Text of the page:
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Why I’m Wearing Purple This Friday

October 18, 2012

I will be wearing purple this Friday, October 19.  Depending on whom you ask, I am either taking a stand against bullying of gay and lesbian teenagers, or I am supporting “the homosexual agenda.”  If you ask me, I will tell you that I am showing love and support for teens who have same-sex attractions and speaking out against violence and bullying.  Friday is Spirit Day, when Americans are asked to wear purple to “to speak out against bullying and to show their support for lesbian, gay, bisexual and transgender (LGBT) youth.”


Fr. James Martin, a prominent writer and Catholic priest, has called upon Catholics to wear purple on October 19 to show compassion for our gay and lesbian brothers and sisters, especially those who have been bullied or even driven to suicide.  Research shows that gay and lesbian teens are four times more likely than straight teens to attempt suicide, and gay teens with rejecting families are more than eight times more likely to attempt suicide as those whose families accept them. 


Being a teenager is hard, period.  Almost all of us remember what it was like to feel rejected because we were too thin, too fat, or had acne, or weren’t popular.  Everyone knows what it’s like to feel you don’t belong.  Just imagine how this must feel for gay and lesbian teens.  What a tragedy it is when these young people are bullied and mistreated, or when they believe that their only choice is to end their lives.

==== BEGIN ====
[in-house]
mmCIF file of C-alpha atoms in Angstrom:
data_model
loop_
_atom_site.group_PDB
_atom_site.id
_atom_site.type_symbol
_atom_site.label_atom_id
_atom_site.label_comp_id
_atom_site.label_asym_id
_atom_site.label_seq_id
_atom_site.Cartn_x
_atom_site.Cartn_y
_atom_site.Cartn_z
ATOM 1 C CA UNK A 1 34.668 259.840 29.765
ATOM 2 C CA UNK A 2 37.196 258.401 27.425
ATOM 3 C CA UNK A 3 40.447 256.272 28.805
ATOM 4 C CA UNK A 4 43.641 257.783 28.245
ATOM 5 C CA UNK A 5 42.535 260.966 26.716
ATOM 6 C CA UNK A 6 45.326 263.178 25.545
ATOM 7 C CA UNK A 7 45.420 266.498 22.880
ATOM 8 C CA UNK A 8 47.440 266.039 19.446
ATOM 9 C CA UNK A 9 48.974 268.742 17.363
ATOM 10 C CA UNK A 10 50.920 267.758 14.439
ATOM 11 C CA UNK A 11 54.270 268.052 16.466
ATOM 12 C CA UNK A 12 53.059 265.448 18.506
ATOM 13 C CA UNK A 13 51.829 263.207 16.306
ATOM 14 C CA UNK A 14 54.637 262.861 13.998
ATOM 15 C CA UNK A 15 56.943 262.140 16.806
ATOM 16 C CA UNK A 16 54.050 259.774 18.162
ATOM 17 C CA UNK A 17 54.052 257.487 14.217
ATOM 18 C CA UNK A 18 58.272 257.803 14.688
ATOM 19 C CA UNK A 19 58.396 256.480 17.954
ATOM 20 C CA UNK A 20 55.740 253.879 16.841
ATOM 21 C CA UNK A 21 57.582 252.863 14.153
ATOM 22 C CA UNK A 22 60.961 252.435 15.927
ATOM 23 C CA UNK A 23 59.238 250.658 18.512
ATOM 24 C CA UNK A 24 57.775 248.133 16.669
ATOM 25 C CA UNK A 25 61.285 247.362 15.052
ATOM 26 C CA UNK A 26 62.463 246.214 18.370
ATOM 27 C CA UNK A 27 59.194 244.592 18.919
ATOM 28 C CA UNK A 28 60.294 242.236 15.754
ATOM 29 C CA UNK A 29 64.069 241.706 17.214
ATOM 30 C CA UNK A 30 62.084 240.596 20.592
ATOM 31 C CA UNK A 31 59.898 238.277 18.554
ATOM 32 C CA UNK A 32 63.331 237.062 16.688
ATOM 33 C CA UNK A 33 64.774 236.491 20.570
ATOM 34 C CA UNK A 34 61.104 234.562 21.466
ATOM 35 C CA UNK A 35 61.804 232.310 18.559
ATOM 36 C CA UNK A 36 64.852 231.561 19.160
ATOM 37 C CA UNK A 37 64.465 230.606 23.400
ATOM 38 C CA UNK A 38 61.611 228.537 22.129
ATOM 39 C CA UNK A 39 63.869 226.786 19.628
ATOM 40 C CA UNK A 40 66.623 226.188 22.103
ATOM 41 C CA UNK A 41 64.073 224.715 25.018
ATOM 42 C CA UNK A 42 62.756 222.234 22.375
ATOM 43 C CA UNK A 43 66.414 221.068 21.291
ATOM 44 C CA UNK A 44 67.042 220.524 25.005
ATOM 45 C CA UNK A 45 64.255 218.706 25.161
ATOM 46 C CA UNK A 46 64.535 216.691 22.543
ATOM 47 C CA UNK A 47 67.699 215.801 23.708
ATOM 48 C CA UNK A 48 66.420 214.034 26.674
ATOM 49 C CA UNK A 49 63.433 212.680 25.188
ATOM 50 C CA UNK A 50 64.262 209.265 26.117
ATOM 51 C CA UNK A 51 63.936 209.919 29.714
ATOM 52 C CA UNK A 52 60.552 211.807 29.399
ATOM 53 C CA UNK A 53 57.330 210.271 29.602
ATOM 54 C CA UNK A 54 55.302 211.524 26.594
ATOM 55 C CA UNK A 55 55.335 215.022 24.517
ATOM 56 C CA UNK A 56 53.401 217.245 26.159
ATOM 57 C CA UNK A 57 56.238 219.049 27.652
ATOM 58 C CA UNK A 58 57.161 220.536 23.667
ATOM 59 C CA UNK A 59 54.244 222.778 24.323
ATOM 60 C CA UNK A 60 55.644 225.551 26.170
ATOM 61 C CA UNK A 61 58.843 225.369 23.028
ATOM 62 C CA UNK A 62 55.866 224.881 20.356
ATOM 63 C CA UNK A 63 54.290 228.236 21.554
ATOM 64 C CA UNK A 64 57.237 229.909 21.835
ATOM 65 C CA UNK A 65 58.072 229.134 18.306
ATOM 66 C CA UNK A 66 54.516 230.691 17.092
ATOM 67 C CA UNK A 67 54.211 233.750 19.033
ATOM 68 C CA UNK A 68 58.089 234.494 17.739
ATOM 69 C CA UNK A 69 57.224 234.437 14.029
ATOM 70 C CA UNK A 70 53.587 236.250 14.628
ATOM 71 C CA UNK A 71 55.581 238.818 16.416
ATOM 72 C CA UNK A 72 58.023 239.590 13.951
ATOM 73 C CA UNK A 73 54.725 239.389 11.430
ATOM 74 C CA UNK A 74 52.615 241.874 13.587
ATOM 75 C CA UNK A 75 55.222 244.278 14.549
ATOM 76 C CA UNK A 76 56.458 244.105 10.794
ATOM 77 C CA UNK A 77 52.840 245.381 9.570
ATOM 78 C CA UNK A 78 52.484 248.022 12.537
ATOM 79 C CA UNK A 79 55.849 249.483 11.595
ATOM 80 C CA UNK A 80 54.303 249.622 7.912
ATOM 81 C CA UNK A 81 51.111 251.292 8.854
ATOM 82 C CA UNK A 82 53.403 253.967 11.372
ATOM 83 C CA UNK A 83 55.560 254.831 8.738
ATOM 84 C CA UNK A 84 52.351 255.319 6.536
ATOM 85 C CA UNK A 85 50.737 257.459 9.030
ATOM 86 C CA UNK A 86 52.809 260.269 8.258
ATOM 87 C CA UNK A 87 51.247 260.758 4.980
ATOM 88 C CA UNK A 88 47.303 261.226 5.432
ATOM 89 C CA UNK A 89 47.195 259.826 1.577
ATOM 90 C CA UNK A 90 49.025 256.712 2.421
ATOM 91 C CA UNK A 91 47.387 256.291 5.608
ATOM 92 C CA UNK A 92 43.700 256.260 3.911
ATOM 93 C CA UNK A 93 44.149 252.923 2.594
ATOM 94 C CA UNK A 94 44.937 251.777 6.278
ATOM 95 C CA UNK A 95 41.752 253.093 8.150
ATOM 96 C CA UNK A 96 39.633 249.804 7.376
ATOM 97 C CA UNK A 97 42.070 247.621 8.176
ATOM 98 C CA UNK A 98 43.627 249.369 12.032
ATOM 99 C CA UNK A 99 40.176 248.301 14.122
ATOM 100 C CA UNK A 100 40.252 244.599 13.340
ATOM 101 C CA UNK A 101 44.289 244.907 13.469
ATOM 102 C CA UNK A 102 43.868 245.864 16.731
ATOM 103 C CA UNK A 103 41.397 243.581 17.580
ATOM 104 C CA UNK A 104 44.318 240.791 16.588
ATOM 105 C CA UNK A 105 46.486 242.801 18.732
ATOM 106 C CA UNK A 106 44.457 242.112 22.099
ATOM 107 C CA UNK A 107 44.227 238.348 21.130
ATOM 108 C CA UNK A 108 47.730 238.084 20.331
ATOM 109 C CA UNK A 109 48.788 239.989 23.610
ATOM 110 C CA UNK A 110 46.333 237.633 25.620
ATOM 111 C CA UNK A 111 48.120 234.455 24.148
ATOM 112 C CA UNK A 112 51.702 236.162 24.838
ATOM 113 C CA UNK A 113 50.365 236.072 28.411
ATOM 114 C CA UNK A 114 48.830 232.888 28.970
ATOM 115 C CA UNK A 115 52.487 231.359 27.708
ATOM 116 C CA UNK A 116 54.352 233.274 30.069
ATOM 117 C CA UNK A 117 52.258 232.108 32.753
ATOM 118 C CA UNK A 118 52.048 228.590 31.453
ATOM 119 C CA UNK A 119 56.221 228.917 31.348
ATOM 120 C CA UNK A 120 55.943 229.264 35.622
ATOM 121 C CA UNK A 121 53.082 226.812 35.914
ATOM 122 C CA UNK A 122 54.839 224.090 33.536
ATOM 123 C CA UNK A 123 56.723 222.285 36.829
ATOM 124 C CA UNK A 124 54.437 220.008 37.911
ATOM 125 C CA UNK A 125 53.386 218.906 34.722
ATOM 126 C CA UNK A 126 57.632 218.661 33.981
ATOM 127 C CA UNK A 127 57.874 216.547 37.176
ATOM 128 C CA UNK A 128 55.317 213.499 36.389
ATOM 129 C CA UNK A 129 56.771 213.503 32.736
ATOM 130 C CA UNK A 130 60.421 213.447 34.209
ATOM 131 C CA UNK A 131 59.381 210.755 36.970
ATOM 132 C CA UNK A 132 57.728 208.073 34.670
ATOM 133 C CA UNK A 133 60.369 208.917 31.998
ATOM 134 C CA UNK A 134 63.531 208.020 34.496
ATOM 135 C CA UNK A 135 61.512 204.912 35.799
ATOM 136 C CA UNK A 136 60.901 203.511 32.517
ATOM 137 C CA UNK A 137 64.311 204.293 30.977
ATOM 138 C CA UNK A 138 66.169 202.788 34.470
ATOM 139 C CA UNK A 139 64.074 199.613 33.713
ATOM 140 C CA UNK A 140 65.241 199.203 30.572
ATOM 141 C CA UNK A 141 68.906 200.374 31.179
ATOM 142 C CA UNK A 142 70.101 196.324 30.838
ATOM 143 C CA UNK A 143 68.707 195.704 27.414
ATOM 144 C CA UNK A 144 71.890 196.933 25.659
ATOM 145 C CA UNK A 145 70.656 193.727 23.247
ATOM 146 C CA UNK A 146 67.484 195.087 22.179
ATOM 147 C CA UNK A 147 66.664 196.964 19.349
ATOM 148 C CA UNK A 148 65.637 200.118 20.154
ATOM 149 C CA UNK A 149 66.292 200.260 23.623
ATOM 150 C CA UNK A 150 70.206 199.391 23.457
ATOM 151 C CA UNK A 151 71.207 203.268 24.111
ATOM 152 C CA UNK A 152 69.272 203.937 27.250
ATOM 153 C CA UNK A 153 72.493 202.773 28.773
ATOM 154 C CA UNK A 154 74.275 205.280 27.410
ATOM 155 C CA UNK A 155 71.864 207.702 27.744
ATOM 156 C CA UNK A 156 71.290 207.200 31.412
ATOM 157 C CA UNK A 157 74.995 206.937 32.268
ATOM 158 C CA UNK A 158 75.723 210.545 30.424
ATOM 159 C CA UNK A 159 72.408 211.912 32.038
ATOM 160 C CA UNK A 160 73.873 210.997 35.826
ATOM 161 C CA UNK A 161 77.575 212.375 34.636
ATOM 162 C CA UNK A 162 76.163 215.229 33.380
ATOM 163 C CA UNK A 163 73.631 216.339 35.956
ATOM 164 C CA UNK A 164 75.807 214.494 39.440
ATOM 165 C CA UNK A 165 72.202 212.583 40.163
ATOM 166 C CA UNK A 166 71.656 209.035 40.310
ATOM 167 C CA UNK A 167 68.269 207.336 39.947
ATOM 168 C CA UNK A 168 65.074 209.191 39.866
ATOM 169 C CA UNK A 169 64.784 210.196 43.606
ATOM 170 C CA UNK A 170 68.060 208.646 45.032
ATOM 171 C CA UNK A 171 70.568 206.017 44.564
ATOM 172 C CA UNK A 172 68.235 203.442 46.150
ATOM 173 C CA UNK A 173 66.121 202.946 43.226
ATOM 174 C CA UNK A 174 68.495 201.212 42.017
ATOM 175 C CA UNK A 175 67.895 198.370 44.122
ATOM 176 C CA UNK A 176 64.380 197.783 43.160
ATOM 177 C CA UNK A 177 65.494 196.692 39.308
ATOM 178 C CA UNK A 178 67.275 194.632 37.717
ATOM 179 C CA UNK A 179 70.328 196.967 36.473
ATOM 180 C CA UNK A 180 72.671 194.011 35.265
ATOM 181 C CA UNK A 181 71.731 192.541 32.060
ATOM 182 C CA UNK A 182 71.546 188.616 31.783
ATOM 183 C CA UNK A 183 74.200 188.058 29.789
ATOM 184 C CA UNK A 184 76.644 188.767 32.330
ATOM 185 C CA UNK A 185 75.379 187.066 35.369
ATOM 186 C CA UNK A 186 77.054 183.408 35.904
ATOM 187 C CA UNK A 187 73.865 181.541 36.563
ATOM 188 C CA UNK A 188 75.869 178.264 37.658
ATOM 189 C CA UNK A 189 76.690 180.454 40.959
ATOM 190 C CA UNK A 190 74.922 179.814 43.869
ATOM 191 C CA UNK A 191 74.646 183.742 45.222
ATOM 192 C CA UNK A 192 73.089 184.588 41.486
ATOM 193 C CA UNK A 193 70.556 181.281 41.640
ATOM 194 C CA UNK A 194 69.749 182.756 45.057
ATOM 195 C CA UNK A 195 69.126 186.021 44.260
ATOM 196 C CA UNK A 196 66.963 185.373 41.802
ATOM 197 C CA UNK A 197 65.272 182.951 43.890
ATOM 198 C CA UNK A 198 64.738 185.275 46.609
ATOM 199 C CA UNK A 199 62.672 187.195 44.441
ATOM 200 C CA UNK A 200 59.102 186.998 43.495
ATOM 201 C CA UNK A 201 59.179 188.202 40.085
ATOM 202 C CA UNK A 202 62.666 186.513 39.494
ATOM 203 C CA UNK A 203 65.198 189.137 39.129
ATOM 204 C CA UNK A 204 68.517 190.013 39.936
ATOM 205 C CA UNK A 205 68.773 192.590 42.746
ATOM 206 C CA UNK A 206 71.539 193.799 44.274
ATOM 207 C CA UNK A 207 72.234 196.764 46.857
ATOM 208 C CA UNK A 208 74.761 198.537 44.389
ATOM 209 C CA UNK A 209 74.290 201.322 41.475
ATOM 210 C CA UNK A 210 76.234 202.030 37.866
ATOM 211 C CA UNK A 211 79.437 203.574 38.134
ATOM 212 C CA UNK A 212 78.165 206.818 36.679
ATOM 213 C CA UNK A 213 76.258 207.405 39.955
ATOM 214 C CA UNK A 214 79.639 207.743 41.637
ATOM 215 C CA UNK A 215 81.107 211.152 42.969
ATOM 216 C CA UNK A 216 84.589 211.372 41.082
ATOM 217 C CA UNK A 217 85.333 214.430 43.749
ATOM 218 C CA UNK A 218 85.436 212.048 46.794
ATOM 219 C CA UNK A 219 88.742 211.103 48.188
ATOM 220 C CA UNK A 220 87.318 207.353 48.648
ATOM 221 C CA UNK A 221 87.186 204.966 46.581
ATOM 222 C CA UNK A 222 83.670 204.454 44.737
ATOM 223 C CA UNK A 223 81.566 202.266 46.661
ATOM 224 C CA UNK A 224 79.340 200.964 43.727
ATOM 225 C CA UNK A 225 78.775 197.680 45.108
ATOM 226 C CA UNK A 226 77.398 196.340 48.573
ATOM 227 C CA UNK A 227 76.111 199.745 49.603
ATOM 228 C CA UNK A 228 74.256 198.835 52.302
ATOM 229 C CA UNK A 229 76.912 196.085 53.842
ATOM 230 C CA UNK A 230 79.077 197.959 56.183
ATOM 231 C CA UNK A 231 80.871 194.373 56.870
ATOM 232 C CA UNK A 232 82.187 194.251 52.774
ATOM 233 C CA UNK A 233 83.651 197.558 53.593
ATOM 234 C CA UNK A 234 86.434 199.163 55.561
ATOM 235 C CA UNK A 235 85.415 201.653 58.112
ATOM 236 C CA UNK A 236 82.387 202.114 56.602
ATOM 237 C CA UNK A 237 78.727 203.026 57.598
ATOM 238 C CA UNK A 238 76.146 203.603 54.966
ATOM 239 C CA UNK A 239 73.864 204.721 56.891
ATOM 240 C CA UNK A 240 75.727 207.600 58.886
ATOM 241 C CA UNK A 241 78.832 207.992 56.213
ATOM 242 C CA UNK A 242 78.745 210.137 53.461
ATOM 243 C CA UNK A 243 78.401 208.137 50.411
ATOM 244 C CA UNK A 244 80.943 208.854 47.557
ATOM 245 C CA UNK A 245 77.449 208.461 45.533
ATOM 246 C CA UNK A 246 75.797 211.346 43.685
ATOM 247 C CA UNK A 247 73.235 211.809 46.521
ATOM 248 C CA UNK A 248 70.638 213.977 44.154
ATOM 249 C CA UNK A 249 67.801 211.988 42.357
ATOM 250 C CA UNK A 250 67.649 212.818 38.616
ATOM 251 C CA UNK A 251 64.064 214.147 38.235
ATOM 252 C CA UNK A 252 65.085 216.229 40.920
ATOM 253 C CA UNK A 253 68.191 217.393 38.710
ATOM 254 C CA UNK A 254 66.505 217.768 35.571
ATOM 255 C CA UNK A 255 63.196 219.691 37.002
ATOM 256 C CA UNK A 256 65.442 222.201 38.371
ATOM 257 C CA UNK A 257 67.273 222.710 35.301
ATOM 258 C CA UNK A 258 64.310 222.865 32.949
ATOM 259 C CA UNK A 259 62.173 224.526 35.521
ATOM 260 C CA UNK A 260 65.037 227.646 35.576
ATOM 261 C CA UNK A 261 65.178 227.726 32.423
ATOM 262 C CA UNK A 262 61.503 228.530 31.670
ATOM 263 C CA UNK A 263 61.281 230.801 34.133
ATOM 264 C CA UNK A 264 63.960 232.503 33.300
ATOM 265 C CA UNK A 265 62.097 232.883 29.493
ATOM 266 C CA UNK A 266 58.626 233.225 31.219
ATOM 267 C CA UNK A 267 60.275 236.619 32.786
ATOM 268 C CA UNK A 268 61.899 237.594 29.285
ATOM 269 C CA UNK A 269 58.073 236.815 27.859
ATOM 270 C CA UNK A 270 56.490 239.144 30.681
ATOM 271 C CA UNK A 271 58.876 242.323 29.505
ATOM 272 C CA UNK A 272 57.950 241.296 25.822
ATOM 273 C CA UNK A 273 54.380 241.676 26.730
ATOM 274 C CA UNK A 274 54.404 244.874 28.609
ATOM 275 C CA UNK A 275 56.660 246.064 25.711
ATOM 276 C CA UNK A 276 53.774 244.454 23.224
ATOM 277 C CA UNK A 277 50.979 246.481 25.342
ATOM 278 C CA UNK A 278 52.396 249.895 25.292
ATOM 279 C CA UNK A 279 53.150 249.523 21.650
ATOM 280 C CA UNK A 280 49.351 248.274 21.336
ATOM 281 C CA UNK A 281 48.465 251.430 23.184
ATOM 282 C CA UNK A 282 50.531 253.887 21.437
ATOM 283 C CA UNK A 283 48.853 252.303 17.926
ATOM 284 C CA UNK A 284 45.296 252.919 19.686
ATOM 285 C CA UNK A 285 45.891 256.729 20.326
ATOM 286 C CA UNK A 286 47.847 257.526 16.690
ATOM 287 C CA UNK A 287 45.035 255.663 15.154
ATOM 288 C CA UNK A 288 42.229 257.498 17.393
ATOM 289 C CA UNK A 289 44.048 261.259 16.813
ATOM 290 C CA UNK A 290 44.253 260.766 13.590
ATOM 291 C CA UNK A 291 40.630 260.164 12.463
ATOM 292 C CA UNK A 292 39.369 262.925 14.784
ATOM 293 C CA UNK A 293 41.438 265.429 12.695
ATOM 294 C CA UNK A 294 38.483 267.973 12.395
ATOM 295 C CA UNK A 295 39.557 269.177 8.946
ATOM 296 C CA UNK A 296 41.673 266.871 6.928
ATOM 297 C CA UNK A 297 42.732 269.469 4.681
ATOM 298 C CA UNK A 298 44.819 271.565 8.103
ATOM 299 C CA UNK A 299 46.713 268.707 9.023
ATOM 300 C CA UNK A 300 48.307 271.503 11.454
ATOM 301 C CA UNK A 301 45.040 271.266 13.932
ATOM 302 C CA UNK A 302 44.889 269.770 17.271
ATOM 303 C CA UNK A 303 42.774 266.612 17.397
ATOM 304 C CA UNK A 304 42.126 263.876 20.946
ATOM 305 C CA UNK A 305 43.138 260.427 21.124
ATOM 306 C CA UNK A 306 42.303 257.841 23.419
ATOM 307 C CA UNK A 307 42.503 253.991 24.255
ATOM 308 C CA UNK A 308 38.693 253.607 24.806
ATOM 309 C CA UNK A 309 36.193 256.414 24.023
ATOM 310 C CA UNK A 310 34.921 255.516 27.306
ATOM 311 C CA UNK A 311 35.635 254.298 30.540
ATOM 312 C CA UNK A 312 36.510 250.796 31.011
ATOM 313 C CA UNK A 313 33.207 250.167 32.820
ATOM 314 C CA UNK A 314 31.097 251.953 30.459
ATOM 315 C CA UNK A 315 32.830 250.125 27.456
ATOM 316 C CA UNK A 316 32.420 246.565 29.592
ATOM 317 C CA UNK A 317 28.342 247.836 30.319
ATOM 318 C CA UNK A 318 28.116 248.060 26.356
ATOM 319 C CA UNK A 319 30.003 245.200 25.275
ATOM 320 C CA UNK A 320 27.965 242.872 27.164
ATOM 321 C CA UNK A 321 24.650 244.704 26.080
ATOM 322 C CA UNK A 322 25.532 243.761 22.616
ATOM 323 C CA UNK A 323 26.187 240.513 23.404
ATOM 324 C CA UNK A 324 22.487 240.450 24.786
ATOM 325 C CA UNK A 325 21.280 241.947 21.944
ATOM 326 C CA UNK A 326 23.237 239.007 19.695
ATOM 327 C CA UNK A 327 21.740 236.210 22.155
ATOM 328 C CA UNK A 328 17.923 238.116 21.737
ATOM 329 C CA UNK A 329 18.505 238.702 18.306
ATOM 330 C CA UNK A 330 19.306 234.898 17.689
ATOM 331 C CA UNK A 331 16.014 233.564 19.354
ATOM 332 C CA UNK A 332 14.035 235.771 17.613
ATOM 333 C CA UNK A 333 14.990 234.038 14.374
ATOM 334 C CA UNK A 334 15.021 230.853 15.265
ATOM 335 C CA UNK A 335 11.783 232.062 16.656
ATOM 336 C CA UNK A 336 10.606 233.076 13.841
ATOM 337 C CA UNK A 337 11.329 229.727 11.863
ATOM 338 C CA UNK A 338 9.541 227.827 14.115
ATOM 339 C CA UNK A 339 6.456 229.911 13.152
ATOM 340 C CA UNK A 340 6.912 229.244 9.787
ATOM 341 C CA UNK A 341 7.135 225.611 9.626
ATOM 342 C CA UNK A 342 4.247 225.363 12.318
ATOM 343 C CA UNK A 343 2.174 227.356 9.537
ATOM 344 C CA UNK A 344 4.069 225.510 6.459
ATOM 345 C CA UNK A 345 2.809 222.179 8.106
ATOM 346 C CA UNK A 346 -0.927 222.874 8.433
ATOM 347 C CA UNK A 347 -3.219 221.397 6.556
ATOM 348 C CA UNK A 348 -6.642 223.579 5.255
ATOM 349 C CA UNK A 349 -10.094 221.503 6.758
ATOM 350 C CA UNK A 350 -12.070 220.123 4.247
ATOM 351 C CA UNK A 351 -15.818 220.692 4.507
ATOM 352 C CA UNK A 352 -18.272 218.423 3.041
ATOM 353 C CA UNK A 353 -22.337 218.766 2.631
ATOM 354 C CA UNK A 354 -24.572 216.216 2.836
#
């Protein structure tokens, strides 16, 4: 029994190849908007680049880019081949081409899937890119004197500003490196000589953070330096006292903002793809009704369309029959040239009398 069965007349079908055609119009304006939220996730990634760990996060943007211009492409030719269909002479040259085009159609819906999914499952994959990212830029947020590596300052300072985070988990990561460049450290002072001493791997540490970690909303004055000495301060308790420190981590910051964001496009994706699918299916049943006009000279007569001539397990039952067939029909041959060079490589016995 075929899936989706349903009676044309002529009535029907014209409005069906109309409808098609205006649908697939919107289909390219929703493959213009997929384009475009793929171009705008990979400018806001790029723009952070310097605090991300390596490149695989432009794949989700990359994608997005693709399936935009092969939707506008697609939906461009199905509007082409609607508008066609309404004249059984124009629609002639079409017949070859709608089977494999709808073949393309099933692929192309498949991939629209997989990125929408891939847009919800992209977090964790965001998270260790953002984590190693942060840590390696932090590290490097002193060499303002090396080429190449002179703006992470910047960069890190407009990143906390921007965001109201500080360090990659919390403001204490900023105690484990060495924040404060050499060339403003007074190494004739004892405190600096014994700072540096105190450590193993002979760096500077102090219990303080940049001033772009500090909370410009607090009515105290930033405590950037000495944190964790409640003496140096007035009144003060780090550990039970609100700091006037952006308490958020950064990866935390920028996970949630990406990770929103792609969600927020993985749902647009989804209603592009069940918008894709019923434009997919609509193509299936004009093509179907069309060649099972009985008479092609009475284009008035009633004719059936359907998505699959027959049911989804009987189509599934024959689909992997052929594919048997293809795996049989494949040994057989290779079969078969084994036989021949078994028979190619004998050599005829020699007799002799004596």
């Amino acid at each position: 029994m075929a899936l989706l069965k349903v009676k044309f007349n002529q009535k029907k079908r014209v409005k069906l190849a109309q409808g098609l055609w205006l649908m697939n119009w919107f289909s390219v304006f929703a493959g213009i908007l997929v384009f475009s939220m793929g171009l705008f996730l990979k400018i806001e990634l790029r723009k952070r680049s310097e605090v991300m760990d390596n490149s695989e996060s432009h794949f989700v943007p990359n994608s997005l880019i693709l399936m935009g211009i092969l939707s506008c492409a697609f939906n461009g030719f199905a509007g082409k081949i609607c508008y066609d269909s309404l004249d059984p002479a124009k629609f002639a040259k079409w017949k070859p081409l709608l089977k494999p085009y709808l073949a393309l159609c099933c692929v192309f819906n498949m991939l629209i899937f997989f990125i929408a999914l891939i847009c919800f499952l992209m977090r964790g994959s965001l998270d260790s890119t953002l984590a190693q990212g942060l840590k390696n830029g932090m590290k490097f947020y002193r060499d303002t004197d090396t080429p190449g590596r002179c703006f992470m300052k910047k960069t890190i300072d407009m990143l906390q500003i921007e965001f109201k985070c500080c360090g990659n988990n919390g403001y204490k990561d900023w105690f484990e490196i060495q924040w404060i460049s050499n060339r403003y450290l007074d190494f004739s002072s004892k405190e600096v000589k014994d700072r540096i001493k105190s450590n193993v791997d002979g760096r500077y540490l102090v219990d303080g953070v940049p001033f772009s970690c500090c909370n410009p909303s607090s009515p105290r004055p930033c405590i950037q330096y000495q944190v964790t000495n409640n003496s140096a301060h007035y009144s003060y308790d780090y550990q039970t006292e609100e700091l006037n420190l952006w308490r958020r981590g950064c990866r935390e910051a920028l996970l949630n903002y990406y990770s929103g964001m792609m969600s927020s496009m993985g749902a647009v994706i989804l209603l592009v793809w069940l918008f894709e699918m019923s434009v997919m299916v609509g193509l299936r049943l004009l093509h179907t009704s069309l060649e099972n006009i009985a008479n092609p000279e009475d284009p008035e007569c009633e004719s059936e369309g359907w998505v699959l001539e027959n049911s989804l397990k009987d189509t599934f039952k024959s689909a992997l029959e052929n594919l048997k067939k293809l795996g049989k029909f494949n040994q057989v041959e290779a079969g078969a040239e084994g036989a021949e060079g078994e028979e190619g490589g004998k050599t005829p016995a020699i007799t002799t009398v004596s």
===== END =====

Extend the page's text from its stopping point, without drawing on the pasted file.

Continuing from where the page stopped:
You may think it strange that a conservative Catholic Christian like me, who supports traditional families, would be wearing purple for this cause.  I don’t agree with many of the positions of GLAAD (Gay and Lesbian Alliance Against Defamation) and I have deep concerns about same-sex marriage.  But I would never want a young person to believe that they deserve to be bullied or mistreated because they are attracted to people of the same sex.  As Fr. Martin has pointed out, The Catechism of the Catholic Church says that gays and lesbians are to be treated with “respect, compassion and sensitivity,” and that “every sign of unjust discrimination in their regard should be avoided.”  This is part of loving our neighbor as we love ourselves.  In “Always Our Children: A Pastoral Message to Parents of Homosexual Children,” the United States Conference of Catholic Bishops encourages parents of gay and lesbian children not to reject their children, but to continue to offer love, support and understanding, even when they disagree with their choices.


The late evangelical author and speaker, Barbara Johnson, also spoke poignantly about this issue.  As a conservative Christian, she became estranged from her youngest son when she discovered that he was gay.  Her harsh reaction to him caused him to disappear from her life and disown his family.  However, after years of difficulty, they were eventually reconciled.  As a result of her own experience, Barbara spent years ministering to parents of homosexual children, encouraging them to offer love and not rejection.  She noted, “The greater sin in our church is that of neglect, fear, hatred, and just wanting to brush [gay] people aside.  We’ve wanted to push these people under the rug.”  As Barbara would say, the rug has gotten so lumpy now that we have to decide how we’re going to deal with it.  With so many gay and lesbian teens hurting, Christians cannot afford to be silent.


All of our children deserve to know that they are unique, special and loved, regardless of their sexual orientation.  All of our children need to be free to live their lives without fear.  You don’t have to support “the homosexual agenda” to show a teenager that you care.  Wear purple this Friday.



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